Looming changes – are you ready for the Consumer Data Right?

Articles Written by Christine Ecob (Partner)

In May 2018, the Federal Government announced its intention to introduce a Consumer Data Right (CDR) across the whole economy in Australia, starting with the banking sector from 1 July 2019 and with the energy and telecommunications sectors to follow.

The CDR will oblige participants in affected sectors to share certain data they have collected about their consumer customers (i.e. “CDR Data”) with other participants (i.e. including competitors).  At present, despite the looming start date, the legislation creating the CDR has not yet been passed and the specific details of what data is caught and how it is to be securely shared has not yet been finalised.

Key Takeaways

Organisations (particularly in the energy and telecommunication sectors) should pay close attention to how the CDR is implemented in the banking sector to ensure they are ready, as the transition window for them may be short. Steps that can be taken now include:

  1. Assessing whether consumer data assets can be grouped based on a consumer, and how that data could be grouped or packaged for CDR.
  2. Evaluating system changes needed to manage and package accurate CDR Data held about a consumer and to securely send and receive such data with other industry participants.
  3. Reviewing the effectiveness and flexibility of current processes for collecting consumer consent, given that organisations will need to update and streamline consent forms and processes to automate and enable CDR compliance at scale.

Taking these steps now will enable organisations to prepare themselves for the implementation of the CDR in their industry sectors while the rule book is still being written.

What we know now

Currently, the draft Bill provides that consumers will have a right to direct their service provider to provide some or all of the designated CDR Data they hold to be shared with one or more other accredited organisations in the affected industry sector. To be entitled to receive this CDR Data, an organisation will need to be “accredited” to the level of security necessary for the relevant data. The types of CDR Data will be designated by the Minister, which means it can change quite rapidly. Currently it appears that CDR Data in the banking sector will include: personal information about each consumer; information about banking products and information about how the consumer has used those products.

Open Banking Standards

The responsibility for developing the accreditation for CDR Data recipients, and the Open Banking standard for the APIs and infrastructure facilitating transfer of CDR Data has been designated to the Consumer Data Standards team within Data61 (the CSIRO’s digital innovation arm). Working drafts of the standards are available at consumerdatastandards.org.au.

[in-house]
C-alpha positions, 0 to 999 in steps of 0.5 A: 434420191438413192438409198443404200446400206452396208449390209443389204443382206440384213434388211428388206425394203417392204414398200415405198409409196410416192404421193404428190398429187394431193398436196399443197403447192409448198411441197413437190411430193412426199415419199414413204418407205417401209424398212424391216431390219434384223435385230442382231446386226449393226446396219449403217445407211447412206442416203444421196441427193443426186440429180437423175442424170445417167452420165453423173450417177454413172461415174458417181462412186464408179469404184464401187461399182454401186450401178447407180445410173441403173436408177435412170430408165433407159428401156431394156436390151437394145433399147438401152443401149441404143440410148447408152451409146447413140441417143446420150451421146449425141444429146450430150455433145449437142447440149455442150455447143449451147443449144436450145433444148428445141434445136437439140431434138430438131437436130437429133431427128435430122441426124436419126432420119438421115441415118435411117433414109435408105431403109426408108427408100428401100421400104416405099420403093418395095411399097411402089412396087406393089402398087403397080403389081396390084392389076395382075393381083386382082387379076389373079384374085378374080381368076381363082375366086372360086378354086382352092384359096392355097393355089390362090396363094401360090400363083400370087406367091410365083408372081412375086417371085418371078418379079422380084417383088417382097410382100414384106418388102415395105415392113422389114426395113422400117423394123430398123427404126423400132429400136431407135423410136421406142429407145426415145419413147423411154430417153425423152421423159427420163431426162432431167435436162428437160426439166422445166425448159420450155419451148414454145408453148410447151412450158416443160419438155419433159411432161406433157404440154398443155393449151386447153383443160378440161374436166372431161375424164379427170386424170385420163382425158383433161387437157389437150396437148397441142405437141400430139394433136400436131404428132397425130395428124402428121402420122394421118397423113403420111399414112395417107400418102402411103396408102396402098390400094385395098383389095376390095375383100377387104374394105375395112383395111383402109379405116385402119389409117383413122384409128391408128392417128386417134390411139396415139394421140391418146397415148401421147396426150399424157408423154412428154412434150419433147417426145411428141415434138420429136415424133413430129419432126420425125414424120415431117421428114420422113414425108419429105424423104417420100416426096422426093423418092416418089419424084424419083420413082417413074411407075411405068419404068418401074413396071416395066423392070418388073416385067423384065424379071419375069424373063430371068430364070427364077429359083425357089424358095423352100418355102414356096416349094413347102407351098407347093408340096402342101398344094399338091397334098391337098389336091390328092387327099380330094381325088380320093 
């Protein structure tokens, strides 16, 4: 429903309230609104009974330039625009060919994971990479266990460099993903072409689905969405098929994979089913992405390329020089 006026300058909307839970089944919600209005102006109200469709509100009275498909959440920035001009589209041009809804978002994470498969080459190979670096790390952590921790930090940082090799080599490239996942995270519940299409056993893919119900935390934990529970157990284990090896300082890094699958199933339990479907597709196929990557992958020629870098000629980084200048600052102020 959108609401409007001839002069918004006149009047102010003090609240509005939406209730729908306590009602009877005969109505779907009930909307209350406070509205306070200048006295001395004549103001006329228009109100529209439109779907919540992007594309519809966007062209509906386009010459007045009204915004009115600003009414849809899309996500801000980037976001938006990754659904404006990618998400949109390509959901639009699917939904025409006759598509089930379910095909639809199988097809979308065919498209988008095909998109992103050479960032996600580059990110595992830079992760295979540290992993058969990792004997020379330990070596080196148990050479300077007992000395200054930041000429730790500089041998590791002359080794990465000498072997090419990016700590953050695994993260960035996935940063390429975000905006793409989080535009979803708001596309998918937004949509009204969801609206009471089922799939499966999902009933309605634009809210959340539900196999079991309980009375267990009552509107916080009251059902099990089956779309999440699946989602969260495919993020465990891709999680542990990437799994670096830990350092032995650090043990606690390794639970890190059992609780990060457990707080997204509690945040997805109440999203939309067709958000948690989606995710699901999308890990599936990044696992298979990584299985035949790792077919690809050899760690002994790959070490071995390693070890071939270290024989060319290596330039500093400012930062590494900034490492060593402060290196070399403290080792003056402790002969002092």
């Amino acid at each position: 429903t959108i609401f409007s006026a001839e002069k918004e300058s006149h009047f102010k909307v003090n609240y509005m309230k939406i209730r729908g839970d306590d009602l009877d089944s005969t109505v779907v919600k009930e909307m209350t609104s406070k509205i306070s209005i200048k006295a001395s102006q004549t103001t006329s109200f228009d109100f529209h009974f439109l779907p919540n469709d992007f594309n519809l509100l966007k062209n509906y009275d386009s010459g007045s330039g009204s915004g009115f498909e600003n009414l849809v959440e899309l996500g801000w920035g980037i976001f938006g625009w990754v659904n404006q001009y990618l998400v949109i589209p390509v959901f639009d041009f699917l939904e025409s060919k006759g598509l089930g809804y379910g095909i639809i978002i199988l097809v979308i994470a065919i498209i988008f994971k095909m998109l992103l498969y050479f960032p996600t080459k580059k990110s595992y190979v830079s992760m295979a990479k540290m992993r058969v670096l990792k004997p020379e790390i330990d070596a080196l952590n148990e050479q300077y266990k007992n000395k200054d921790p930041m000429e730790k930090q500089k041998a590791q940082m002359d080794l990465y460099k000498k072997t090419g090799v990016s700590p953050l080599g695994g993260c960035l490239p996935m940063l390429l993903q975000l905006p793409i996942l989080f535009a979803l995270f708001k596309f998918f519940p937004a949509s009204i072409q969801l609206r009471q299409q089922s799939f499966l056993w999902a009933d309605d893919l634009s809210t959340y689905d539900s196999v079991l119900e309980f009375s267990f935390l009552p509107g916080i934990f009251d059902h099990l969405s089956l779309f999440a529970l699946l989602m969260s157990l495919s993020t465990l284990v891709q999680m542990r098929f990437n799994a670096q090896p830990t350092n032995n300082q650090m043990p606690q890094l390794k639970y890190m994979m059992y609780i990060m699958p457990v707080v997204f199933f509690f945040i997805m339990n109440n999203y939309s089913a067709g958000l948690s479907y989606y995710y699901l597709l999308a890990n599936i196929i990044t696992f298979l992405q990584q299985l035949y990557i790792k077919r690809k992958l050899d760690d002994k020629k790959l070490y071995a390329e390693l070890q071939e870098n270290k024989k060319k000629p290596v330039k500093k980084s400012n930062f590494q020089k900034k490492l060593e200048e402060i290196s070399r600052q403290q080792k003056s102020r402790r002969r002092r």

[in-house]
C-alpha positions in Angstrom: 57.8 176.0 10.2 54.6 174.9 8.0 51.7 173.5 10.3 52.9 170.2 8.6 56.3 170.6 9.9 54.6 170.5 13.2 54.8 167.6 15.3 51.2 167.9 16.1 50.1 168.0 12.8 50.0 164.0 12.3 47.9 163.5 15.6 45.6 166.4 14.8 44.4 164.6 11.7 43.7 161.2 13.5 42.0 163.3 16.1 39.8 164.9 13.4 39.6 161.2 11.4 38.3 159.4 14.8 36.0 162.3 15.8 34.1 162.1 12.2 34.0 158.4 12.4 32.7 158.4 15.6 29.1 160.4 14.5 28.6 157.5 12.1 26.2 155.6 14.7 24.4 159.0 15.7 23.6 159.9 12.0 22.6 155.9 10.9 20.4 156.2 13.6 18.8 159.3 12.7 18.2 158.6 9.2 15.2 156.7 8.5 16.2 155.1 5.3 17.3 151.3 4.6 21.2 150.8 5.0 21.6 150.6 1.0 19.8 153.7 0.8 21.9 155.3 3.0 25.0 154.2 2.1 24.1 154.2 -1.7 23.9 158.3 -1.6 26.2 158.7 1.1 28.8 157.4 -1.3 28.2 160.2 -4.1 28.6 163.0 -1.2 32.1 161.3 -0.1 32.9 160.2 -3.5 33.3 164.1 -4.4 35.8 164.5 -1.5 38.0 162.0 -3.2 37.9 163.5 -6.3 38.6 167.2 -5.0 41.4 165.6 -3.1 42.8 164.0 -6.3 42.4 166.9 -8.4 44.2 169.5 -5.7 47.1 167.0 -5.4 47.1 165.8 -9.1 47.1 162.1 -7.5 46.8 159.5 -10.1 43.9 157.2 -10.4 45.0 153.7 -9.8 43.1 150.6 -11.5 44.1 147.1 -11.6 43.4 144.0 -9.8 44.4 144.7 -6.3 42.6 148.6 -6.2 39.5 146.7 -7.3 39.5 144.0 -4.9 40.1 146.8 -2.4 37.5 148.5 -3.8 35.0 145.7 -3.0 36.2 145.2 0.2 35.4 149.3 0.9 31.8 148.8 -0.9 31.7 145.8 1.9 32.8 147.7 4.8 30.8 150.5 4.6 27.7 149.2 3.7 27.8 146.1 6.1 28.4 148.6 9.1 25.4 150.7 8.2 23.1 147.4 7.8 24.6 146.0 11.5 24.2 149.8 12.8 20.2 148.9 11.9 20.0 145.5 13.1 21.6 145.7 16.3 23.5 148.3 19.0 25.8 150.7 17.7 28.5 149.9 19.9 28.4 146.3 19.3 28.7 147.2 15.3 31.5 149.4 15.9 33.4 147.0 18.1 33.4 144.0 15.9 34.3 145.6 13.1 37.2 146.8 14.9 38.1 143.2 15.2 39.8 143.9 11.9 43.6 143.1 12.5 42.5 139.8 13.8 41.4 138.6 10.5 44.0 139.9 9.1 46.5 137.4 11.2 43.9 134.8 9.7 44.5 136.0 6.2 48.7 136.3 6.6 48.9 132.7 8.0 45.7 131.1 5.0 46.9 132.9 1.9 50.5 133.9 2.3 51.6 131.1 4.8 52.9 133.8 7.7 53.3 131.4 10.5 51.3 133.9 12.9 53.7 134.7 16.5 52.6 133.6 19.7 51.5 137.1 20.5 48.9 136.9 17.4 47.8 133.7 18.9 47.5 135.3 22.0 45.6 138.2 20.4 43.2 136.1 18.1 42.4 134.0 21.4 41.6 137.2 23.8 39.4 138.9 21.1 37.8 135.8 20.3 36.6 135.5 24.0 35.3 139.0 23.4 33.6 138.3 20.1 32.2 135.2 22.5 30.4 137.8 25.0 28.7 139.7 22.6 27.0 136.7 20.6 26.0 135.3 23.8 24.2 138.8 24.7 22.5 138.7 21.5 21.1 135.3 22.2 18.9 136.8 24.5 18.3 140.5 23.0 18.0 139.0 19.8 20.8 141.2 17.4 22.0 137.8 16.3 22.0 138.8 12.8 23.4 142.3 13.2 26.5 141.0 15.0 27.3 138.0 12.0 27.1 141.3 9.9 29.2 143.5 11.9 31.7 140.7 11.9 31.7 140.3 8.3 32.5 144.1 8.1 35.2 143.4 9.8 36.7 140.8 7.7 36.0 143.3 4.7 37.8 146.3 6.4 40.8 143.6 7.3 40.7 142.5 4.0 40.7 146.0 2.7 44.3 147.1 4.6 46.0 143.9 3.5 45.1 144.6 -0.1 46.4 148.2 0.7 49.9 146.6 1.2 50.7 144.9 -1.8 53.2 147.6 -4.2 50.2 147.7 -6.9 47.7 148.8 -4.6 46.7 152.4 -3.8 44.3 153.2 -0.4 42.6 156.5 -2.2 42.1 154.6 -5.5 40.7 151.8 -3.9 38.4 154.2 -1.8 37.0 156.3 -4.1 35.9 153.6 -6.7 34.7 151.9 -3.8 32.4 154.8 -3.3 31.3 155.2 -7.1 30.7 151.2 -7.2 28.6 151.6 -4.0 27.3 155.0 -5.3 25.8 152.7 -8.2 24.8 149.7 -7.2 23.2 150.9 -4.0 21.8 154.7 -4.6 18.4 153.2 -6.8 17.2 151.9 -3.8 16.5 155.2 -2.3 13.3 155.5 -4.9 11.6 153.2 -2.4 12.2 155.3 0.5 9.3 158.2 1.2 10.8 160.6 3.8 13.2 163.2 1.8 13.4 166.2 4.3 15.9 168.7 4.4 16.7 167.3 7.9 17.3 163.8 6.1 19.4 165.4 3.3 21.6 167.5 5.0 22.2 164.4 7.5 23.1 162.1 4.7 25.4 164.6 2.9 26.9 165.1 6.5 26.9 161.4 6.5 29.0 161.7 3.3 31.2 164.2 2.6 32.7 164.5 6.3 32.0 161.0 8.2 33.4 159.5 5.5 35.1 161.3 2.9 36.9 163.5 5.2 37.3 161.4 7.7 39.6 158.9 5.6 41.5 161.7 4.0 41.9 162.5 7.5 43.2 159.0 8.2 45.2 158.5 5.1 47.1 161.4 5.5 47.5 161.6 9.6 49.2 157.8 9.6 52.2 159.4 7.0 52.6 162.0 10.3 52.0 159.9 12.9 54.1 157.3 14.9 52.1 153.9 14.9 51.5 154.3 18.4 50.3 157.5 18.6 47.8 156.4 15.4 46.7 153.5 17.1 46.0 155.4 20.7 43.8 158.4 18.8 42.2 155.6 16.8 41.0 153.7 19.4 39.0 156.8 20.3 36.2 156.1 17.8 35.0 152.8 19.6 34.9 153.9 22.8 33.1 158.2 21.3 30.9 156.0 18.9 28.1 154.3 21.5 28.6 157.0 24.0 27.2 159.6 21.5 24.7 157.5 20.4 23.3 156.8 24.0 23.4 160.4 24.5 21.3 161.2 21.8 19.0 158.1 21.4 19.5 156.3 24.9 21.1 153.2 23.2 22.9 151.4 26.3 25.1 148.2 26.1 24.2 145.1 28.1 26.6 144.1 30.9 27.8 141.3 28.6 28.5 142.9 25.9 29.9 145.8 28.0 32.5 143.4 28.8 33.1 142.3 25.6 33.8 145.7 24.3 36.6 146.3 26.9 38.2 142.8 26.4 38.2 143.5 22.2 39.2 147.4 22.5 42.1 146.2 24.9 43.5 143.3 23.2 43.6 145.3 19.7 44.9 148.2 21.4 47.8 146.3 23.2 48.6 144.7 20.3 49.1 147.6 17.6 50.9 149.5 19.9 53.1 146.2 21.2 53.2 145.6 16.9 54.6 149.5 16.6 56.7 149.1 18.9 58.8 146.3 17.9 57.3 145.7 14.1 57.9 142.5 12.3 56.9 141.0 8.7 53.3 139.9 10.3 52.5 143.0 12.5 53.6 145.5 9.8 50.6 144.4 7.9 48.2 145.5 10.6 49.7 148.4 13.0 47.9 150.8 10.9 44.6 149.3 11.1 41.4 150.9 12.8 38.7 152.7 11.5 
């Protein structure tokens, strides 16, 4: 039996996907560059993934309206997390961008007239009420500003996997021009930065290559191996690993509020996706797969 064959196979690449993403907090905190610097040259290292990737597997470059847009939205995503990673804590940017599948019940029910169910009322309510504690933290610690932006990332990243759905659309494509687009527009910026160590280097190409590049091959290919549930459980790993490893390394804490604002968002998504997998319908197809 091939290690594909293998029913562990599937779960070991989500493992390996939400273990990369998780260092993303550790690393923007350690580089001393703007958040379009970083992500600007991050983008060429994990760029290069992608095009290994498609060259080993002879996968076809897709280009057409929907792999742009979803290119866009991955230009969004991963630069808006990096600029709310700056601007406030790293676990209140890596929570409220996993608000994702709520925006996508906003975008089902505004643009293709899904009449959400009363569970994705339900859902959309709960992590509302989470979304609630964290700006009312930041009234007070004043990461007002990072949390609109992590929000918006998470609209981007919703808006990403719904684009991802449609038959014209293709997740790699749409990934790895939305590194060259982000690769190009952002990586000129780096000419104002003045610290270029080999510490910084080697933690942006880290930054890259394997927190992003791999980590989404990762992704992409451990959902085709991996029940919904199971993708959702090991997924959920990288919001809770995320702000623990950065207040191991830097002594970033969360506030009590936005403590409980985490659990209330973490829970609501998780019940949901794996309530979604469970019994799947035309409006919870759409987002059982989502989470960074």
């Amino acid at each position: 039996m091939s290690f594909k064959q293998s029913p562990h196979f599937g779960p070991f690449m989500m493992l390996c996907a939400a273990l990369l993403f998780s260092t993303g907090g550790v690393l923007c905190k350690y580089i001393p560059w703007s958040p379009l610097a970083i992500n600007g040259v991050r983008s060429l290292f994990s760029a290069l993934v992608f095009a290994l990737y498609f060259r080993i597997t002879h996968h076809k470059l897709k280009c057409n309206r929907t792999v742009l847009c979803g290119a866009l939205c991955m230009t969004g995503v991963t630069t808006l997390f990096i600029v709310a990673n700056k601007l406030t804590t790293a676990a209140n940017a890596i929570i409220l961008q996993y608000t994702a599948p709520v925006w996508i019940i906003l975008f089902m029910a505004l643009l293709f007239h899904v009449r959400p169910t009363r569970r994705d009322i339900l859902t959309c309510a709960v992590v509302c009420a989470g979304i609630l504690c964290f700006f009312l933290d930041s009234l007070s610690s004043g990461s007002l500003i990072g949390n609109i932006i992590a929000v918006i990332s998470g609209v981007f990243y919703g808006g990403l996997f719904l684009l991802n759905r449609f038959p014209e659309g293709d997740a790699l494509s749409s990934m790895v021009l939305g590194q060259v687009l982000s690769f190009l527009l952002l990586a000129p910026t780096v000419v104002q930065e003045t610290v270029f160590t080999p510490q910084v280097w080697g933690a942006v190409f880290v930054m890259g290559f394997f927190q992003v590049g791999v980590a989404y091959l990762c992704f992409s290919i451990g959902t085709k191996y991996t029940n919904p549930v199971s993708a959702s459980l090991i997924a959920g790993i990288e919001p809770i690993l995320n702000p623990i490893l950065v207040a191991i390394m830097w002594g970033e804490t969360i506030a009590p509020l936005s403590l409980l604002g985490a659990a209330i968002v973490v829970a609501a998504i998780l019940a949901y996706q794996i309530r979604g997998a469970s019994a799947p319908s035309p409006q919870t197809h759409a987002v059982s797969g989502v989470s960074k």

Compliance

CDR Data will be protected by 13 “Privacy Safeguards” which are based on the 13 Australian Privacy Principles and will operate concurrently. This means most CDR Data that is also personal information will need to comply with both the Privacy Safeguards and Australian Privacy Principles, though there will be some nuances in application, depending on whether the CDR Data is being held, transmitted or received and whether that CDR Data is also personal information.

As with privacy compliance, much of the Safeguards centre on the consent provided by the consumer. The effectiveness of the consent may be lost by bundled, unclear or generic consents buried in a policy or set of terms. This may be further complicated by the proposed tiered accreditation, which may limit the classes of CDR Data that can be transferred to accredited organisations in different tiers, which in turn means the consent process must accommodate those tiers.

Penalties for non-compliance

Should a CDR Data recipient or holder fail to comply with applicable Privacy Safeguards, a civil penalty may be issued against them. Treasury is considering civil penalties for breaches of the Privacy Safeguards of up to $500,000 for individuals and $10,000,000 for corporations; three times the total value of any benefits obtained; or 10% of the annual turnover of the company, which are aligned with Part VI of Competition and Consumer Act 2010 penalty amounts.

Direct Enforcement

Unlike the Privacy Act, the CDR will provide an aggrieved party with a direct right of action against a non-compliant organisation. The Treasury also notes in their CDR Privacy Impact Assessment paper that this may give rise to consumers taking class-action against entities who have breached the new Privacy Safeguards.

Important Disclaimer: The material contained in this article is comment of a general nature only and is not and nor is it intended to be advice on any specific professional matter. In that the effectiveness or accuracy of any professional advice depends upon the particular circumstances of each case, neither the firm nor any individual author accepts any responsibility whatsoever for any acts or omissions resulting from reliance upon the content of any articles. Before acting on the basis of any material contained in this publication, we recommend that you consult your professional adviser. Liability limited by a scheme approved under Professional Standards Legislation (Australia-wide except in Tasmania).

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